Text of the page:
While Chrissie and Martin were developing interests outside of the band, Farndon and, to some extent, Honeyman-Scott were not. “To me, Pete and Jimmy only had one thing,” says Chambers. “It was rock & roll.” So when Farndon was fired from the band, it was a devastating blow, a blow that his mother apparently felt was the direct cause of his death — that’s why she asked the Pretenders not to attend his funeral. “I’m sure,” says Chrissie, “that it must have looked to her as if we had fired him and it had broken his heart, and then he turned to drugs and, finally, out of despair, killed himself — that it was because of us; that it was our fault.”

According to Hynde, Farndon’s widow, Conover, had told the press, as well as his family, that as far as she knew he hadn’t been taking drugs. “It just confused his mother and made it all the more bewildering,” says Chrissie. “I really loved Mrs. Farndon, and I didn’t want this woman, who was undergoing this horrible grief, to be so confused and in the dark about it.” So Chrissie called her a week after the funeral. “I said, ‘You know, he was taking drugs. He was taking smack. He was strung out on smack. He was shooting it up.’ I was trying to tell her the truth. If you know the truth. you can choose not to believe it. But it you’re left in ignorance …”

A telephone rings. Chrissie Hynde picks up the receiver: “Uh-huh … yes, she’s here, but I’m afraid she’s busy right now. What’s that? Oh, the president! Just a minute, Mr. President. …”

Hynde takes the toy receiver and hands it across a table in the Glasgow airport, where she, Dave Hill and Malcolm Foster await a flight to London on this day off from their tour. “Natalie,” Chrissie says to her nearly one-year-old daughter, “it’s the president for you.”

Natalie has been on the road with the Pretenders since the start of their tour, and unless there’s some change in plans, she’ll continue with the entourage until early May, when the group wraps things up with a series of shows at New York’s Radio City Music Hall. A baby on a rook & roll tour might be a bother to some, but Chrissie is having the time of her life. The baby is almost always at her mom’s side — a nanny is along to take care of Natalie during the shows — and Chrissie is constantly cuddling her, talking baby talk (she calls the infant “my way-bee”) and playing games. In Edinburgh, Chrissie bought matching gray anoraks for herself and Natalie, as well as a little tartan vest and skirt.

As Chrissie stands up and puts on her anorak — “Do they still call them bench warmers in America?” — she has to laugh at the way motherhood has transformed her. “From rock & roll goddess to straight-A student, from greaseball to mother’s pride in 15 seconds,” she says. “I’d never even picked up a baby before I had one. I just thought they were like a load of Martians who had nothing to do with me. But the morning I had her, I got out of my bed and walked down the corridor to have a good look at her, and she was just this tiny little helpless thing. And I looked at the other babies, and you start to see that they are individuals. They’re all different: different behavior, character and personality.”

Even on the road with the band, Chrissie has been breastfeeding Natalie. “I said I was going to feed her for one year, because I thought it would be good for her. People think it’s weird because it’s inconvenient. My God, a baby has one infancy in its life. They’re totally dependent on you. You have to give them what they need, not what you want.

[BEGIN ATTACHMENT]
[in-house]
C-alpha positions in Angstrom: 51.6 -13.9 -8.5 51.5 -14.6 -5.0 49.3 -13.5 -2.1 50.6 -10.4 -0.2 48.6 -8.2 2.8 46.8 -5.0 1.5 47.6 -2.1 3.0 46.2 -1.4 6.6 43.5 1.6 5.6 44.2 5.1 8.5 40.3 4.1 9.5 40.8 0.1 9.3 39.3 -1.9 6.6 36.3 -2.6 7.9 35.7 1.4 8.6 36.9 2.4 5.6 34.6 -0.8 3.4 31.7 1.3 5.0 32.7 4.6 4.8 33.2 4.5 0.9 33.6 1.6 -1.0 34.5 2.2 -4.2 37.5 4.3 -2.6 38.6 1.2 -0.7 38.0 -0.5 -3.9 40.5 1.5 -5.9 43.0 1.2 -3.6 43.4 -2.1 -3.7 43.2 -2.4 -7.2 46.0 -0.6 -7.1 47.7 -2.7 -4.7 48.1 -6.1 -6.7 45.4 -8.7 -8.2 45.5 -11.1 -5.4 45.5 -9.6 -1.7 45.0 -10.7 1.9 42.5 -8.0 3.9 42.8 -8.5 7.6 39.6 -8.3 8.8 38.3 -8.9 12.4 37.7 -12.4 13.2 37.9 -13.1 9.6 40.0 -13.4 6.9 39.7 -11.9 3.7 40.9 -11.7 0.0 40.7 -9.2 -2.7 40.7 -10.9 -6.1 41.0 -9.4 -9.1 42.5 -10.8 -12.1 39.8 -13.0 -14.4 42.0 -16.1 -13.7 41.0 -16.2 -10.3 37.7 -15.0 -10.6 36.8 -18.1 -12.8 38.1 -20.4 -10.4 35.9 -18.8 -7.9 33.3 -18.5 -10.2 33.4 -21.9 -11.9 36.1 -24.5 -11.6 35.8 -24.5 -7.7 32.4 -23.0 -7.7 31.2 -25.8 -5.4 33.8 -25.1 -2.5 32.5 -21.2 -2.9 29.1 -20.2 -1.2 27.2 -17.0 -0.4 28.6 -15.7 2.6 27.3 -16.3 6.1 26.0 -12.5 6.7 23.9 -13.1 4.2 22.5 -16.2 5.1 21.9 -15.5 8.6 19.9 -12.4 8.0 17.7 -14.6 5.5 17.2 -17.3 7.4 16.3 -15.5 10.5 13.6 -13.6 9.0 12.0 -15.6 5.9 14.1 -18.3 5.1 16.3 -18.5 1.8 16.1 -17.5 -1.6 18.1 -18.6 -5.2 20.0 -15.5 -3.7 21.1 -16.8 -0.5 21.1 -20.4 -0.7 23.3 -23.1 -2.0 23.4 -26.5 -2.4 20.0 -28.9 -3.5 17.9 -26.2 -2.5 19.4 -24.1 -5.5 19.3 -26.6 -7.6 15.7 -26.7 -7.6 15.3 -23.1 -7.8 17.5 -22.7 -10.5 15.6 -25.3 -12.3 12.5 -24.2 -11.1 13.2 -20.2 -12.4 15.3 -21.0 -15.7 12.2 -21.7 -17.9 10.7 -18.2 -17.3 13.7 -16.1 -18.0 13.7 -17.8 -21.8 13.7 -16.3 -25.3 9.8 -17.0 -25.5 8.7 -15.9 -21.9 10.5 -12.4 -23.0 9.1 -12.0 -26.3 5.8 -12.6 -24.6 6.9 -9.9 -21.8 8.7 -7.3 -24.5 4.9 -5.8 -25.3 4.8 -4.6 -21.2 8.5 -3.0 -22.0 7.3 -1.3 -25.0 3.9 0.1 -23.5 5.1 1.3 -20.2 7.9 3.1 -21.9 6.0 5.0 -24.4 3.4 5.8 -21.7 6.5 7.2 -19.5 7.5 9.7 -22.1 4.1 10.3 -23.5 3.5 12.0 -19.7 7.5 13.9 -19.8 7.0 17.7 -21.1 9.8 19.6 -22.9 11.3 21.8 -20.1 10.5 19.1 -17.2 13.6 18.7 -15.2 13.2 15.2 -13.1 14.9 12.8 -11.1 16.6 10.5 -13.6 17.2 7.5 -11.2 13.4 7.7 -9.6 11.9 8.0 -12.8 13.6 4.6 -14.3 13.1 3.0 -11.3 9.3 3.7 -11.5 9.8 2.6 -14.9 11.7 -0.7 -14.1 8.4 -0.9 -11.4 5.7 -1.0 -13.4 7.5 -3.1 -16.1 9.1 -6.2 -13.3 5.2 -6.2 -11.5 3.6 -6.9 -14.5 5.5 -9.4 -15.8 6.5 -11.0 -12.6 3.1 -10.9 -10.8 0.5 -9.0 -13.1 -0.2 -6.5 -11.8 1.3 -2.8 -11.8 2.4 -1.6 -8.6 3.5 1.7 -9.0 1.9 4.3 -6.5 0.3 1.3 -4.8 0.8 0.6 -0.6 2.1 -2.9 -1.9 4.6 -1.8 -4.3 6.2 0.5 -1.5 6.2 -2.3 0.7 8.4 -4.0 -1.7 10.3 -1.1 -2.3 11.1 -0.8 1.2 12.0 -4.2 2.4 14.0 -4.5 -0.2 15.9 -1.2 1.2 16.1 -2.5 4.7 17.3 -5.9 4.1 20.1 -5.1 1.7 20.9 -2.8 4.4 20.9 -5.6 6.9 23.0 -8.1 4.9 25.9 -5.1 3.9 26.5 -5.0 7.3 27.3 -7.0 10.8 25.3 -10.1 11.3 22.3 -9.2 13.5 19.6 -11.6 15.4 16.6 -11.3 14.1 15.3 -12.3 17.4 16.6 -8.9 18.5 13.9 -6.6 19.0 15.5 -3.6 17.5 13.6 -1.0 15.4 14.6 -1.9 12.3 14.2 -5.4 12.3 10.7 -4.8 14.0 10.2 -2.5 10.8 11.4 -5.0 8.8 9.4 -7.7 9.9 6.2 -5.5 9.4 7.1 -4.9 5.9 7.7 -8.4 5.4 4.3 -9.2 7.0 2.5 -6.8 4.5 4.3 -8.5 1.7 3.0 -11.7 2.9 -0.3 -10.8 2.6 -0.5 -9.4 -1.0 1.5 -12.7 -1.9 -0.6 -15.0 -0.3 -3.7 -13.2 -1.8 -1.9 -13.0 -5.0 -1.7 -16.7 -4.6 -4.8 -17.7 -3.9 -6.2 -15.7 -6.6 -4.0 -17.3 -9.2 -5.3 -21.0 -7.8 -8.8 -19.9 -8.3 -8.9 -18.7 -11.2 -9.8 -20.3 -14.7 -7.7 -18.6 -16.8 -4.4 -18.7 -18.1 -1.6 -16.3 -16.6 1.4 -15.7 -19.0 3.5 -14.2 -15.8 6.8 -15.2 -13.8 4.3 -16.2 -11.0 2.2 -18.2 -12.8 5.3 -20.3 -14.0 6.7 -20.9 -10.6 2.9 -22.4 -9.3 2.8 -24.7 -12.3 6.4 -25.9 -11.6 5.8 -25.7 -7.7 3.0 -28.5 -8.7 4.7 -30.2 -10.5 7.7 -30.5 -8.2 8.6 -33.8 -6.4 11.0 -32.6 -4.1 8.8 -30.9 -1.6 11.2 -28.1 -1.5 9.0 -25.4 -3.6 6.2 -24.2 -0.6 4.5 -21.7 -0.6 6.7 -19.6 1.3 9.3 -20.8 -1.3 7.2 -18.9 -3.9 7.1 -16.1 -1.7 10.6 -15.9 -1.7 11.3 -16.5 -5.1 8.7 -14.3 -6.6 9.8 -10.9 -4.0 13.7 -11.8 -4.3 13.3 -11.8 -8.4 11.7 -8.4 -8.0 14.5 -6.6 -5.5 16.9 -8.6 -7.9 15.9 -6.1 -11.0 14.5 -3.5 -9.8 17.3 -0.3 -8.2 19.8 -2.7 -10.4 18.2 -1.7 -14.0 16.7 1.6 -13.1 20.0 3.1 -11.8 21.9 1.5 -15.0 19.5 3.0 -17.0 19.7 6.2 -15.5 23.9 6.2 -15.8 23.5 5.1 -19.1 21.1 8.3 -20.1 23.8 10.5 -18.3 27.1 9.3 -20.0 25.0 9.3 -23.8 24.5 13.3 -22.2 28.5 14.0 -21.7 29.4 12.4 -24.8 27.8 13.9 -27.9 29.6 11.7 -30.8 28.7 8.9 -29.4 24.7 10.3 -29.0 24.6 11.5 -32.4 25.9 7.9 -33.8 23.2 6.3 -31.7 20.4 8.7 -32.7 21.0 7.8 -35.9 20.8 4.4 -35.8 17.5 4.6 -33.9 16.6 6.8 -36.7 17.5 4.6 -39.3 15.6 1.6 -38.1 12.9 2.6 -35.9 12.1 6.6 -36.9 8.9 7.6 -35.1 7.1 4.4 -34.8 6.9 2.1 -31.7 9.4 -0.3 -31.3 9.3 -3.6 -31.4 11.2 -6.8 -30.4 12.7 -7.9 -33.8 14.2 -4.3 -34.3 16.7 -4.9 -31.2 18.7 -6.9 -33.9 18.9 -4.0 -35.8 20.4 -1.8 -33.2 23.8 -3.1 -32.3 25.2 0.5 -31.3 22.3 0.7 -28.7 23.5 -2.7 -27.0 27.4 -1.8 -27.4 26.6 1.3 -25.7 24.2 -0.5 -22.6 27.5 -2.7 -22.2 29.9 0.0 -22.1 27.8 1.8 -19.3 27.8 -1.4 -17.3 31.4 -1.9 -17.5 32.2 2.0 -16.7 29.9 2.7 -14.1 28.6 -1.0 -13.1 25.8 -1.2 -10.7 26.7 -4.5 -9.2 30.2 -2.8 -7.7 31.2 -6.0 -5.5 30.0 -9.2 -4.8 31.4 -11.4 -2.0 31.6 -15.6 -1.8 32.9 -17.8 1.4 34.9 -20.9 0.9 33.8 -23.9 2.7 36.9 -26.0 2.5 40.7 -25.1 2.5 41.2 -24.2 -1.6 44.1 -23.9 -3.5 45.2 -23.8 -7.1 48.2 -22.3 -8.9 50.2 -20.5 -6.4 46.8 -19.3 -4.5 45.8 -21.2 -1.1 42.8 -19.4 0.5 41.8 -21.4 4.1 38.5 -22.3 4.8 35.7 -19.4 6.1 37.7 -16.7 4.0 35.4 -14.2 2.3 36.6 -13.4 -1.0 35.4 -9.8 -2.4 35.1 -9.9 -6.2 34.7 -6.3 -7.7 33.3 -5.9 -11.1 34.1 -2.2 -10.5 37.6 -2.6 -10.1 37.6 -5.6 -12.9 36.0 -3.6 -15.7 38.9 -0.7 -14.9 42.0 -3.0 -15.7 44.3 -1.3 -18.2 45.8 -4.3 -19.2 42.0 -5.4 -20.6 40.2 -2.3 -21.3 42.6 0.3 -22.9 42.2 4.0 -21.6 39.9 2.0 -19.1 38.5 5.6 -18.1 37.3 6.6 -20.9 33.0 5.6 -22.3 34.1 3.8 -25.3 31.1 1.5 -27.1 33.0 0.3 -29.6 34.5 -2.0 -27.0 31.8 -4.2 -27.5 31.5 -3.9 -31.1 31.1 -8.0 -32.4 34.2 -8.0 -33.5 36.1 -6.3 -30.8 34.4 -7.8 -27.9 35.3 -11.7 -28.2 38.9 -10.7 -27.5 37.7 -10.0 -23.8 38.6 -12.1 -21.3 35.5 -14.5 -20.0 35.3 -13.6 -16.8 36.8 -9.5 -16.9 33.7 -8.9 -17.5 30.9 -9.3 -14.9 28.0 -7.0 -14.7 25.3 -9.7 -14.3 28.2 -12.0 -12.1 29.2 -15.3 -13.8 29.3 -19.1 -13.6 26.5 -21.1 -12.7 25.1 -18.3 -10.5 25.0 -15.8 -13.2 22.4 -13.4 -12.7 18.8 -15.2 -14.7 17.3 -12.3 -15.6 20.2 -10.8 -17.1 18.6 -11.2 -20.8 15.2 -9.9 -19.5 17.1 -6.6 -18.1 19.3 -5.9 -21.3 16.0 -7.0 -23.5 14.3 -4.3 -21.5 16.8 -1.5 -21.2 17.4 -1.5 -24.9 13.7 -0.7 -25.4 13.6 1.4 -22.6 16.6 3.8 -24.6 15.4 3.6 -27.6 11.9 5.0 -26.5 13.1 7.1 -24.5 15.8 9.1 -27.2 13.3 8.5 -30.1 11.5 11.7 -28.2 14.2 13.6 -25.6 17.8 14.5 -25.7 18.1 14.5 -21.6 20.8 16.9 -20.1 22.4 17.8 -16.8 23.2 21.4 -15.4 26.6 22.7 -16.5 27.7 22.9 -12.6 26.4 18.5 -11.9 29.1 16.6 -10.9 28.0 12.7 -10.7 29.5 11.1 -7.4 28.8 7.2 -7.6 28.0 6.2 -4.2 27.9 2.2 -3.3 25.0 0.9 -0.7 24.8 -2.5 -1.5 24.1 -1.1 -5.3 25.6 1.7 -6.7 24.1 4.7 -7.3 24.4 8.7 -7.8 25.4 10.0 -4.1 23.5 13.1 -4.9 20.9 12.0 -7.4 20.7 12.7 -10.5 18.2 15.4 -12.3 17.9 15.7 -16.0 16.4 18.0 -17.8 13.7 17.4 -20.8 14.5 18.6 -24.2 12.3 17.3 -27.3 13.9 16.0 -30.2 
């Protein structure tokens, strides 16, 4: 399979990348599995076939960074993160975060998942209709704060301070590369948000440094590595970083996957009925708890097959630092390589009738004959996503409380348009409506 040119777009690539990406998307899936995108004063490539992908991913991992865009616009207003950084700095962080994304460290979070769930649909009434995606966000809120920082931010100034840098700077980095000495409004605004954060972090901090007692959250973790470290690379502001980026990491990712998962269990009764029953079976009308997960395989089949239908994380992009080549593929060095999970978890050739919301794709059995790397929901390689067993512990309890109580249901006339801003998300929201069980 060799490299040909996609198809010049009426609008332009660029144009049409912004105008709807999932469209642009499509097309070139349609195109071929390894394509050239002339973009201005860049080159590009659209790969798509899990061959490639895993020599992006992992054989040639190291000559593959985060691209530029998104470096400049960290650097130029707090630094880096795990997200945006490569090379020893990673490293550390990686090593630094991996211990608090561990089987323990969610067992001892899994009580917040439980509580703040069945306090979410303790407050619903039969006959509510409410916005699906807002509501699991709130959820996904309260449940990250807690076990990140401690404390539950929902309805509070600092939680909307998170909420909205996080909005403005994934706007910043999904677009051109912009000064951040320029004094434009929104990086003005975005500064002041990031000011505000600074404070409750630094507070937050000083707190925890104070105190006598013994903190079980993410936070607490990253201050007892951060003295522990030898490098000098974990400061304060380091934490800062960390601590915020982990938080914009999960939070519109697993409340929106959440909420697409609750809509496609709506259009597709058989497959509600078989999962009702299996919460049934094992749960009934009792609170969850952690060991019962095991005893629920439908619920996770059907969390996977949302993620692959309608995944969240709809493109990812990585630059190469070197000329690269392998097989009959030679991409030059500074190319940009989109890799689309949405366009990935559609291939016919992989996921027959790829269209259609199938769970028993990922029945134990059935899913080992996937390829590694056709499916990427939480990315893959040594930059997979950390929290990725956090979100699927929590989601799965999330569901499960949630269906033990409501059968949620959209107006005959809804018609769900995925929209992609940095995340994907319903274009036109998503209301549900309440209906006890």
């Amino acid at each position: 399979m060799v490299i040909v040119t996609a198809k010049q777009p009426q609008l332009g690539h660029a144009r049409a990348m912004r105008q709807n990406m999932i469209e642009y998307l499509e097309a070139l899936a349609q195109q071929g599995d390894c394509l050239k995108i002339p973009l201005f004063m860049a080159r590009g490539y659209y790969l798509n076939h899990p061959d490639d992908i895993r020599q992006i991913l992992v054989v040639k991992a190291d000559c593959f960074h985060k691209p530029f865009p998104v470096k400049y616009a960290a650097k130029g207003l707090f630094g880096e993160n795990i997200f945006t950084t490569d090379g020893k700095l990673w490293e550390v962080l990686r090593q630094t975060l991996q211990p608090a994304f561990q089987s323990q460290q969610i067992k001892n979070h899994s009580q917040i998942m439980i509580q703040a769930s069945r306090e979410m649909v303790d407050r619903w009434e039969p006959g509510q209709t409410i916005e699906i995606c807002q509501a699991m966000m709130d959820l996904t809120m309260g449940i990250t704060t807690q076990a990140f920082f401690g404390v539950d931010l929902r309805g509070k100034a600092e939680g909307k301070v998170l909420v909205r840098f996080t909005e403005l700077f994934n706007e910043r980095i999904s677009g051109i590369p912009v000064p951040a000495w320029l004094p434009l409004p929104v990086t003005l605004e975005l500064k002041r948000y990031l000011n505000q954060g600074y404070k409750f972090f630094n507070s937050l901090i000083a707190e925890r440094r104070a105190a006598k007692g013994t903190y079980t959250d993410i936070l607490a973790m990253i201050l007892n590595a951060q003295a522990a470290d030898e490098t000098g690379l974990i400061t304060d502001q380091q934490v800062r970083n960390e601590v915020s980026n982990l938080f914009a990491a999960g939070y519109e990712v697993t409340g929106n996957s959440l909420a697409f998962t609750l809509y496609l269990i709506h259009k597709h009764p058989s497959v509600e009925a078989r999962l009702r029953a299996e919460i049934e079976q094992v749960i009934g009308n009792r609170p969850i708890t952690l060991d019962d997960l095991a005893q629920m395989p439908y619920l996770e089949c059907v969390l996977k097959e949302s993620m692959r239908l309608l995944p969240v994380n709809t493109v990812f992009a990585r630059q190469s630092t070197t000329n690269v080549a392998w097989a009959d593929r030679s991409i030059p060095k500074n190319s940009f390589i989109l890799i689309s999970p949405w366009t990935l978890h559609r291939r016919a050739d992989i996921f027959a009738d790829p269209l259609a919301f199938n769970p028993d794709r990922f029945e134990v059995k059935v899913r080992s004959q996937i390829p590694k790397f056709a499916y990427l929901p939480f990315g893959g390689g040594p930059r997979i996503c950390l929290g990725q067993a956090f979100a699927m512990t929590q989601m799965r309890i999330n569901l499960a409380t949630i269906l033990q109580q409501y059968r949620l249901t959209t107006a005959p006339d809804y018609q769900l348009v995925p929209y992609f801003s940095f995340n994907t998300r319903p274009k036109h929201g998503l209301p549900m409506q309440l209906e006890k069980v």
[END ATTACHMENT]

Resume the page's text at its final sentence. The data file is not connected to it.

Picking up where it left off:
“It used to be that I’d see kids who were running riot or crying or something, and I’d think, ‘Shut them up!’ Now I see a four-year-old girl crying, and I realize it’s because she’s getting new teeth in. I also see mothers differently. Even while I was having the kid, while I was actually in labor, I kept saying to Ray, ‘How do people do this? It seems so bloody hard!’ He was going, ‘Yeah, but you’re doing it.’ I couldn’t understand it. It was like being initiated into a secret society.”

A few days later, when Davies turns up in Manchester for the Pretenders’ final show on the English leg of the tour, he shows as much affection for Natalie as Chrissie does. He doesn’t get to see his daughter, or Chrissie, as much as he’d like, because of the couple’s determination to maintain independent careers. When the Pretenders began this tour, Davies was in America with the Kinks; now that he’s back home in England, he’ll only be able to spend two days with Chrissie and Natalie before they leave for Australia and more Pretenders gigs.

“It splits the family up,” Chrissie says. “I know Ray misses Natalie like mad.” But that’s not the only occupational hazard for this family. “He’s been doing this for 20 years, and he just abhors the music business. Up until he met me, he could get away from it; he just went home and had nothing to do with it. Now the poor guy walks into a hotel room in America, turns on MTV, and there I am.” As a result, their relationship tends to be, well … “I don’t want to start off World War III,” she demurs. “Let’s just say we get by in our own inimitable way.”

“I’m not the cat I used to be,” Chrissie Hynde is singing onstage in Glasgow. “I got a kid/I’m 33. …”

Onstage, she may still look as cool and tough as ever, but Chrissie Hynde is no longer kicking out police-car windows. As Martin Chambers sees it, she’s simply grown up. Or had to. “Same as everybody,” he says. “You can’t be a kid all your life.”

Chrissie would agree. “I abhor this idea of ‘now I’ve seen the light,'” she says. “It just doesn’t apply to me. Nothing’s really changed all that much. I’m just a bit older and a bit more broken in.” Then, of course, she has to add: “Not that big of a deal.”